The police chief in the college town where four University of Idaho students were killed last month hinted at the possible release of the 911 call that alerted authorities to the killings.
Much of the stabbings of Madison Mogen, Kaylee Goncalves, Xana Kernodle and Ethan Chapin in Moscow on November 13 remain a mystery. The criminal investigation is now in its seventh week with no arrests or named suspects.
Among the many quirks of the case is the fact that the 911 call that led to the discovery of the bodies came eight to nine hours after the murders allegedly took place. Moscow police have refused to release audio or a transcript of the call about an ‘unconscious individual’, which they say came from the cellphone of one of the two surviving housemates who were likely sleeping when the killer struck .
The two young women, along with other friends who were “summoned” to the crime scene by them, were ruled out as suspects. On Tuesday, Moscow Police Chief James Fry gave insight into when the 911 call could potentially go public.
“I think it will be released when the prosecution feels we can release it,” Fry said in an interview with ABC affiliate KREM-TV. “It may be at trial… It may be before.”
Mr Fry declined to say whether what was discussed in the call could lead to arrests.
The 911 call was made at 11:58 a.m. on November 13 – when the students were believed to have been killed between 3 and 4 a.m.
“The surviving housemates summoned friends to the residence because they believed that one of the victims on the second floor had passed out and was not waking up,” read a Moscow police statement at the start of the incident. investigation.
“Several people spoke with the 911 dispatcher before a Moscow police officer arrived on the scene. Officers entered the residence and found the four victims on the second and third floors. »
It is unclear whether the wording “unconscious individual” is attributed to the caller or the dispatcher.
When pressed by The Independent explaining why the appeal could not be released, the department said: “The content is exempt from public disclosure because the records are active investigative records which, if released, would interfere with the proceedings of execution…”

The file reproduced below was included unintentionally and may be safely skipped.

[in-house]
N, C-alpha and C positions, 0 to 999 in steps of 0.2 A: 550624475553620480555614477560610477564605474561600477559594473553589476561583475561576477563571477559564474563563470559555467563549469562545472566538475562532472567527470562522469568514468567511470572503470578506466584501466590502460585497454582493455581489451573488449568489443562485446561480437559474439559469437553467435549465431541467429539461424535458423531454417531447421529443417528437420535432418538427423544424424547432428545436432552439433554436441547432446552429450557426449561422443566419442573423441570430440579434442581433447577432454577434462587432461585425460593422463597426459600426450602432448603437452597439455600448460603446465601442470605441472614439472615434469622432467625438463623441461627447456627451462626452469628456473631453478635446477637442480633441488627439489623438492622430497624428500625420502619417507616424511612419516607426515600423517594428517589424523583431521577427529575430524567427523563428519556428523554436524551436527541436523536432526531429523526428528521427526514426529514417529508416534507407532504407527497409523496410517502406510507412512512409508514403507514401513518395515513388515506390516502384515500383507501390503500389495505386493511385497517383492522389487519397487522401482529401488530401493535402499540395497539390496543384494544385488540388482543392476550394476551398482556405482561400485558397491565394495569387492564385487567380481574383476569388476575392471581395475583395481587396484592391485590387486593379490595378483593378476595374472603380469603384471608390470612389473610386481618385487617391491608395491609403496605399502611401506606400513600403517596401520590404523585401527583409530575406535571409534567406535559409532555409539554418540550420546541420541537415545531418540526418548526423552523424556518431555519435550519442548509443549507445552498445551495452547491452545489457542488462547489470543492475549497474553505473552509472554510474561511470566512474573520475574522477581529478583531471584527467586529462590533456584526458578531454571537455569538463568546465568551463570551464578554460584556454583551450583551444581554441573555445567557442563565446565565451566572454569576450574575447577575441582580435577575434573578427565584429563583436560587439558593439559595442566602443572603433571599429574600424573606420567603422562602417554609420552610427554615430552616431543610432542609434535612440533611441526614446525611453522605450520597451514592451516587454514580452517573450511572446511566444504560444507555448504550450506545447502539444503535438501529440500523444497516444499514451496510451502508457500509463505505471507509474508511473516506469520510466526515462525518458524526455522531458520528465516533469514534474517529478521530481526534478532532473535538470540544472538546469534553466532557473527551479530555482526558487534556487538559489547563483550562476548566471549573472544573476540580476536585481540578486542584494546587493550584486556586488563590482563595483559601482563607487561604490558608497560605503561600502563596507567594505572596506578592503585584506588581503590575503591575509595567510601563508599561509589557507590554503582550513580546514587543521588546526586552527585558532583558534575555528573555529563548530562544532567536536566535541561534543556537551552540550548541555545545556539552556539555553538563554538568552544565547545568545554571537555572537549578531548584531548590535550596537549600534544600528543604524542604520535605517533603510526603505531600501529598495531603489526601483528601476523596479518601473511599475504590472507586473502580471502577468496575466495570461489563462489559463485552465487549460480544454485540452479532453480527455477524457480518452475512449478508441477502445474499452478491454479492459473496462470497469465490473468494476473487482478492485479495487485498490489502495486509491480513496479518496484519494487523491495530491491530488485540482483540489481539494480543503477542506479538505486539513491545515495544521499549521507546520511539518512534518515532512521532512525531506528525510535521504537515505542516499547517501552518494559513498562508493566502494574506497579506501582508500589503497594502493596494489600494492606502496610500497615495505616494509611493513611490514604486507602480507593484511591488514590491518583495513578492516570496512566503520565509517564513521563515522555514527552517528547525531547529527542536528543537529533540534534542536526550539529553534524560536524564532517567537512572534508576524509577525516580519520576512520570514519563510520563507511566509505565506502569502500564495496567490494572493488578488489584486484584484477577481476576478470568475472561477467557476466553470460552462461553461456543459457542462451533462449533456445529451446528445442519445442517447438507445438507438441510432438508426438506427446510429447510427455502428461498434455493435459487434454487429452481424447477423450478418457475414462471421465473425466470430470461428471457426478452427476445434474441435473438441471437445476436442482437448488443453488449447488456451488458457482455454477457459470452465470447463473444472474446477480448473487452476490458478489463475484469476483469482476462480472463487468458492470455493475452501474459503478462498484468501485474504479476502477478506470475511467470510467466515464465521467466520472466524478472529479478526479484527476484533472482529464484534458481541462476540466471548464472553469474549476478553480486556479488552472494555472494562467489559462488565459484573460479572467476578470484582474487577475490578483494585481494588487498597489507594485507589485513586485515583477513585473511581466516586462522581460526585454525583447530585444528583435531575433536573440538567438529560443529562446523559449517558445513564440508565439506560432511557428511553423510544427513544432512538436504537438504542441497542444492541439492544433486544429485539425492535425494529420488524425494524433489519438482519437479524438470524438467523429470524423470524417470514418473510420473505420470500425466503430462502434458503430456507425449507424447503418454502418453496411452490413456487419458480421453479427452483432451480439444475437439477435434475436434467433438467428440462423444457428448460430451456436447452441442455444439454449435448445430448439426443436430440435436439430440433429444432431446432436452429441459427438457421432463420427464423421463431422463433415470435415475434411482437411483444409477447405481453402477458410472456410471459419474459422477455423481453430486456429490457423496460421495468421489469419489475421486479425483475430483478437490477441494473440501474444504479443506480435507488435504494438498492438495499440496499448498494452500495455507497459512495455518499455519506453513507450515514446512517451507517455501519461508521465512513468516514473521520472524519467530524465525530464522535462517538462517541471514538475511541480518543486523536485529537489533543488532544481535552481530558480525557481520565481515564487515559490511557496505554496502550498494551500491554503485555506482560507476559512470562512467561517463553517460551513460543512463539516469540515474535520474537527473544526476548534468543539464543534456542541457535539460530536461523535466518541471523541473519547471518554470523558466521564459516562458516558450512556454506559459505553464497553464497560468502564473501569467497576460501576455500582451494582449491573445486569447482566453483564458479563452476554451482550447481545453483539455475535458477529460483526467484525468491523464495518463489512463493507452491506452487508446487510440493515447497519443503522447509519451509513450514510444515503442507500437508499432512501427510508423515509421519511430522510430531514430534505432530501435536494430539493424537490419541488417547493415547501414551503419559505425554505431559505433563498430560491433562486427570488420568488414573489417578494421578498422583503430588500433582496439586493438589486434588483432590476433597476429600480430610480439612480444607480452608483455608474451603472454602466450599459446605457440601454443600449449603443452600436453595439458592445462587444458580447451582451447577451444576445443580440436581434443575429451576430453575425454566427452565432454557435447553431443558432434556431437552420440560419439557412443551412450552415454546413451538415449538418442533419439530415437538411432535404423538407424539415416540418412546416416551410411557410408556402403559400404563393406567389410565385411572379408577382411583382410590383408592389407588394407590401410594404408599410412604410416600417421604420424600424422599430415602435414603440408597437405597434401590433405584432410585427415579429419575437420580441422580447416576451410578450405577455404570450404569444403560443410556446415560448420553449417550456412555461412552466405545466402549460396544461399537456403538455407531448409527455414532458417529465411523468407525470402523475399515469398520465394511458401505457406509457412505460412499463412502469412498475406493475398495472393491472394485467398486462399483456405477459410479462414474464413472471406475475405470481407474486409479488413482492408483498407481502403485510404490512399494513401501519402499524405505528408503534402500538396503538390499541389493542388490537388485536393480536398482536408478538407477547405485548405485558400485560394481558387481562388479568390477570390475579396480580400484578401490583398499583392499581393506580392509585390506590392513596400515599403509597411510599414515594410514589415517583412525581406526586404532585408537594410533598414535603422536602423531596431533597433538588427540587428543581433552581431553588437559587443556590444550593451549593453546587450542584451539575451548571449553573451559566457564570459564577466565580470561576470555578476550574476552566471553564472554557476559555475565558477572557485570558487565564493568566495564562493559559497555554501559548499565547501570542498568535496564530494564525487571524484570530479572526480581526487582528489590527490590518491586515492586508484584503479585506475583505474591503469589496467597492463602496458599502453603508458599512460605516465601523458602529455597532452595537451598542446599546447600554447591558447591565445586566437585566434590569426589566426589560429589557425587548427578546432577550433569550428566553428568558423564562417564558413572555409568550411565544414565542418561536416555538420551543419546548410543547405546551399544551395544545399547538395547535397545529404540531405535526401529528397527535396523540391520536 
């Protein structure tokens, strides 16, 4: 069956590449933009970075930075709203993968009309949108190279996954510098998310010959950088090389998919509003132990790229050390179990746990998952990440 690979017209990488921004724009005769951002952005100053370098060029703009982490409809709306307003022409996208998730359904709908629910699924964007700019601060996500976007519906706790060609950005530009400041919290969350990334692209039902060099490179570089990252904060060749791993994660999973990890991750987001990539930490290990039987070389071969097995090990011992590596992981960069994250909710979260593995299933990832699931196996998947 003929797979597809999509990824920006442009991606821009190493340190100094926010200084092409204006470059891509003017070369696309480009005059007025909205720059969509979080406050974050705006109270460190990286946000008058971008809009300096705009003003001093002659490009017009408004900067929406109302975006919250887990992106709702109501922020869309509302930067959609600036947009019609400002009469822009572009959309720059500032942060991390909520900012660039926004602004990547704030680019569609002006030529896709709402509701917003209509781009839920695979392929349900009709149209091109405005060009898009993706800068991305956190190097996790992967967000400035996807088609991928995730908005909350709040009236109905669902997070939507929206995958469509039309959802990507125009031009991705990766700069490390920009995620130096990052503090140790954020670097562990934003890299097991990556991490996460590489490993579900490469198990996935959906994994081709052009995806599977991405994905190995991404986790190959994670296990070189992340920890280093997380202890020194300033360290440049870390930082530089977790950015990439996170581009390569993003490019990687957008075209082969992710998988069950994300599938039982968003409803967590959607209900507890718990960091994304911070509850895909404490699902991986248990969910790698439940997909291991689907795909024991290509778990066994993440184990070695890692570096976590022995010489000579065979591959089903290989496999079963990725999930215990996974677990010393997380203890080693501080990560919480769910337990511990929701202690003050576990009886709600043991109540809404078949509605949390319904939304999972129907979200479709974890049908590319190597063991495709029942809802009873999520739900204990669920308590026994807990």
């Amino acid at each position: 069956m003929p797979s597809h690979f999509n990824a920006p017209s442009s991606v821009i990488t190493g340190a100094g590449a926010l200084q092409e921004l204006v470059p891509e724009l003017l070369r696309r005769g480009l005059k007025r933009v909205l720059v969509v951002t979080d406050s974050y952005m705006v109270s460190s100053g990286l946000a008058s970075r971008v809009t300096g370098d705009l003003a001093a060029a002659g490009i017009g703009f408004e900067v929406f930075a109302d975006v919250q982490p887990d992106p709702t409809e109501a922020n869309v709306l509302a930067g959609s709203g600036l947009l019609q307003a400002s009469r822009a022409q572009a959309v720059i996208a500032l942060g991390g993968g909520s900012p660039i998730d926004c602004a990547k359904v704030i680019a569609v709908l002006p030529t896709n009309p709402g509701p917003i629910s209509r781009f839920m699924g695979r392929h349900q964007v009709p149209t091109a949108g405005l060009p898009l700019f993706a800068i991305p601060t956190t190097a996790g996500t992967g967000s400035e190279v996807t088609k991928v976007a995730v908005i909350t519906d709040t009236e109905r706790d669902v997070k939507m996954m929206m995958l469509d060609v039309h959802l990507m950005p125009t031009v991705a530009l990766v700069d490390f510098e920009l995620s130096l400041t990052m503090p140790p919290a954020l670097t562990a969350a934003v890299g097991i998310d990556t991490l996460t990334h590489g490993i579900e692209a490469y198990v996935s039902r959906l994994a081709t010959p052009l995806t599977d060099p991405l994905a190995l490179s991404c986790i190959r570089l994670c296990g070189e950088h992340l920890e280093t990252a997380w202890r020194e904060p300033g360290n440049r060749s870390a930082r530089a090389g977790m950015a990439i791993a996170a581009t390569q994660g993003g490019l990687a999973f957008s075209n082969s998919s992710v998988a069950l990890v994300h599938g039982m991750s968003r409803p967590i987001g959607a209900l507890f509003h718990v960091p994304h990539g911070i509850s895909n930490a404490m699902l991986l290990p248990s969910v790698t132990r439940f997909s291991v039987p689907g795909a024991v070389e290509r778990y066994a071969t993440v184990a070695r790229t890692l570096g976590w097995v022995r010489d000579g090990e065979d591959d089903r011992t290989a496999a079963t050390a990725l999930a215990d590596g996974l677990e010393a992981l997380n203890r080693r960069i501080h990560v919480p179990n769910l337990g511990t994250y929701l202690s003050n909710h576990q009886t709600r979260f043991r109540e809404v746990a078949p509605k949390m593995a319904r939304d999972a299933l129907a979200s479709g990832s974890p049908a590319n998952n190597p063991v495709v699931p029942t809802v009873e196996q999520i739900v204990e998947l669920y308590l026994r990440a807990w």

On Tuesday, Mr Fry also said his investigators were still awaiting crime lab results from evidence collected at the scene of the quadruple murder.
“We don’t want to rush this, we want to make sure they take their time to get it right,” Mr. Fry told KREM-TV. “Real life and movies are very different. You know, in movies, they all have [the results] back in an hour.
“We don’t get that in real life, so we’re going to be patient.”
Mr Fry said he could not say if any DNA was found at the scene.
Moscow police issued a new appeal this week saying they believe “someone” knows something that could lead them to the killer.
Investigators are continuing to search for the occupant(s) of a white 2011 to 2013 model year Hyundai Elantra seen in the “immediate area” of the King Road home at the time of the murders.
The individual or individuals in the car – whose license plate is unknown – may have “critical information to share regarding this matter”, police said.
So far, police have identified approximately 22,000 vehicles that match the vehicle description and are combing through information for clues.
Anyone who owns a vehicle that matches the description, or who knows someone who might own such a vehicle or drove one in the days leading up to or on the day of the killings, is invited to come forward.